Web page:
• The afferent artery

  • Site of anastomosis

  • The draining veins as far as the subclavian vein

  • The arterial tree distal to the AVF in cases suffering from steal syndrome

Doppler parameters and measurements

Each of the following parameters was measured at the site of AV anastomosis, at the afferent artery and finally at the draining vein.

  • PSVcm/sec

  • EDVcm/sec

  • RI

  • Volume of blood flow (ml/min)

  • The distal arterial tree was examined in cases suffering from steal syndrome.


In this study, we started with 60 patients with ESRD candidate for hemodialysis AVF whom have no history of diabetes mellitus, and various types of well-functioning AVFs had been done for them at Vascular Surgery Department-South Valley University Hospitals . 24 patients (40%) had B-C, (18 patients,30%) had B-B fistula (Fig. 1) and (18 patients, 30%) had R-C fistula. Fifty percent of patient populations had been referred to the Hemodialysis Unit of SVU Hospitals as a tertiary hemodialysis center where good nursing, and the other 50% of patient population had been referred to Qena General Hospital as a primary hemodialysis center.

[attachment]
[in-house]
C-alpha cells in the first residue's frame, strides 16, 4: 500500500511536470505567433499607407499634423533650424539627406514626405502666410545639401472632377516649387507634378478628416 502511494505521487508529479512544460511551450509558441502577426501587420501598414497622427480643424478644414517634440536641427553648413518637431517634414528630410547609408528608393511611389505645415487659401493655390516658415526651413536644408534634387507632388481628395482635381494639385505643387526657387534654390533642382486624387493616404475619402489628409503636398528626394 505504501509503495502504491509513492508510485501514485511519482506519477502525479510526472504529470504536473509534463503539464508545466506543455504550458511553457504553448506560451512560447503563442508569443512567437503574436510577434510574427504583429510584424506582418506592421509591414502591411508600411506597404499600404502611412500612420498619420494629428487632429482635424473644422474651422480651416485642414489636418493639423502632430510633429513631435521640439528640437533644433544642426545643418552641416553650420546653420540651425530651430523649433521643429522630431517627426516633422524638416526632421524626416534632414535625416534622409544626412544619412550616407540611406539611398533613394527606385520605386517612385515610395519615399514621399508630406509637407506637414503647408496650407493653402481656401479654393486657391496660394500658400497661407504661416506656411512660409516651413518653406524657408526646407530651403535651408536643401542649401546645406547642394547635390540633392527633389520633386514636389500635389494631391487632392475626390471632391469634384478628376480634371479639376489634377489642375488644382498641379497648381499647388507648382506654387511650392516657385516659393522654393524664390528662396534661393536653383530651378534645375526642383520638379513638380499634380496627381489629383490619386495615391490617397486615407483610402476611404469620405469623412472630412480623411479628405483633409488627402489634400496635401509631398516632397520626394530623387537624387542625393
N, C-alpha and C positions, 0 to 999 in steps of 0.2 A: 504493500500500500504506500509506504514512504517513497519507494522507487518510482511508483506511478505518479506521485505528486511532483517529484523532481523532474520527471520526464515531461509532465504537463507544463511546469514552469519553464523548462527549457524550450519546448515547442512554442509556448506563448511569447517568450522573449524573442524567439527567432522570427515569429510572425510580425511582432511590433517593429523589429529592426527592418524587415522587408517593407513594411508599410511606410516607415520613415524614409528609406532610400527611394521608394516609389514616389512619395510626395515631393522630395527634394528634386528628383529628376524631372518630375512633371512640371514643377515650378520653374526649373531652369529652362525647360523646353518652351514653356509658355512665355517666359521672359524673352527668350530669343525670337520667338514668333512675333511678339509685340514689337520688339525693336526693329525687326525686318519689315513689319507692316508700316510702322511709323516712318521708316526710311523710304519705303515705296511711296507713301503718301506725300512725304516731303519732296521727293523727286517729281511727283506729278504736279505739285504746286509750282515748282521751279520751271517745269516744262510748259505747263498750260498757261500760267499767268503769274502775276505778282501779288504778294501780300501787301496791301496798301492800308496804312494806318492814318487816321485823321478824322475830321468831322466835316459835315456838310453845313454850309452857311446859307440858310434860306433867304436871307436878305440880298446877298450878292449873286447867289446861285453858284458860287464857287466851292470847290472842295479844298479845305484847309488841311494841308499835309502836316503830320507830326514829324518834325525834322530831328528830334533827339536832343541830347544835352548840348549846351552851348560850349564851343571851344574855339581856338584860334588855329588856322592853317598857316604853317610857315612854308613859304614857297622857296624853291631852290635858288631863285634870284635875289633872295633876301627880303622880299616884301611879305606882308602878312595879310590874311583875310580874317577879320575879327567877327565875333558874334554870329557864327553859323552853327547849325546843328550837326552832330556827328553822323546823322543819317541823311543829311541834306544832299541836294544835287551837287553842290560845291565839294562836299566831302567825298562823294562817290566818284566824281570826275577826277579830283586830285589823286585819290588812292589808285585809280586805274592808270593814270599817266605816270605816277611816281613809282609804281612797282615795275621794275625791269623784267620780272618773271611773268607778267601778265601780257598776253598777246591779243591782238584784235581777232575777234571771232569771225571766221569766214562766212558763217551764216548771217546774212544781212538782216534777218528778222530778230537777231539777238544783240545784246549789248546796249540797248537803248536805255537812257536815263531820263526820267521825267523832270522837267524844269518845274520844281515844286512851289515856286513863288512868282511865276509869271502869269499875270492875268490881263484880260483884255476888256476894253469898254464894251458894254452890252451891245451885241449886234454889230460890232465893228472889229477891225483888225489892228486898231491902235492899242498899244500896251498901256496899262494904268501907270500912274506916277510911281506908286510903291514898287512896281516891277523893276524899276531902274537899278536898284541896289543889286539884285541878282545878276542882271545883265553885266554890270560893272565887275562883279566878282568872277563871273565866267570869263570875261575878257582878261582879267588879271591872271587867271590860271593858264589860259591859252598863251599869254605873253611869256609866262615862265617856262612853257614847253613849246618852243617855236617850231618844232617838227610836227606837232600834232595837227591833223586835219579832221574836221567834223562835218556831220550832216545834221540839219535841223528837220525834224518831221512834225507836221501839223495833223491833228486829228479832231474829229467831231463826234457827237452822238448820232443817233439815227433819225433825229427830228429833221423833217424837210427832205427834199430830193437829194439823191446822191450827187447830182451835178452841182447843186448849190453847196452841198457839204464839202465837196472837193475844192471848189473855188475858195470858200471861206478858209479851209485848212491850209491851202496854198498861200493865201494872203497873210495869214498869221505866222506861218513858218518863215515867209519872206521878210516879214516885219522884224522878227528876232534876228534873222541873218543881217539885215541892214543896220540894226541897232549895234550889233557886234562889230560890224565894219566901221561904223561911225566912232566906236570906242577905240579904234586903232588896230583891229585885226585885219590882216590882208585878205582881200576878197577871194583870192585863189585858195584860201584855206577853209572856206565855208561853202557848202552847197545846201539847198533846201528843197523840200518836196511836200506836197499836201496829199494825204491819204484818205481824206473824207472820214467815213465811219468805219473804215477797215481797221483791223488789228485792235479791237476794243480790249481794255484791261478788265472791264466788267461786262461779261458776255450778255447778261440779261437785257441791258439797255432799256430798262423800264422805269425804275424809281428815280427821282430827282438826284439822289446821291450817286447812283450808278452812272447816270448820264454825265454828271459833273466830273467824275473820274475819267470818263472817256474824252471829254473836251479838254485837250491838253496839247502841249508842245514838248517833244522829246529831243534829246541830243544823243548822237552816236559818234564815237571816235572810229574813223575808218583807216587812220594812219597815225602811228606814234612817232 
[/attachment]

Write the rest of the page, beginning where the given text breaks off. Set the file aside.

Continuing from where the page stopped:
Fig. 1
figure 1

Case with B-B fistula on gray scale image shows an infected hematomas forming subcutaneous abscesses

Maturation of an AV fistula typically occurs within the first 4 weeks after creation. The mean age of maturation in our study of the fistulae encountered was 4 ± 0.379 weeks.

We found that the mean blood flow rate in adequately functioning AVFs was 816.21 ± 152 ml/min. after creation of fistula.

Our study demonstrates that 22 (73.3%) out of 30 patients who referred from the primary center developed AVF complications as follow: hematoma [5 cases (16.6%)] with same frequency regarding thrombosis, infection [4 cases (13.3%)], stenosis and peudo-aneurysm with the same frequency [3 cases (10%)], venous aneurysm and venous hypertension also having the same frequency [1 case (3.3%)]. While, 11 patients from 30 patients had been referred to tertiary center who have complicated AVF (36.7%), and 19 patients had no shunt complication (63.3%). Thrombosis 13.3% (4 patients), hematoma 6.6% (2 patients), aneurysmal formation had 6.6% for (2 patients) one patient on the venous side and the other on the arterial side, stenosis 3.3% (1 patient), infection 3.3% (1 patient), and venous hypertension 3.3% (1 patient) (Table 1 and Figs. 2, 3, 4, 5, 6, 7).

Table 1 Frequency of AVF complications among the included patients
Fig. 2
figure 2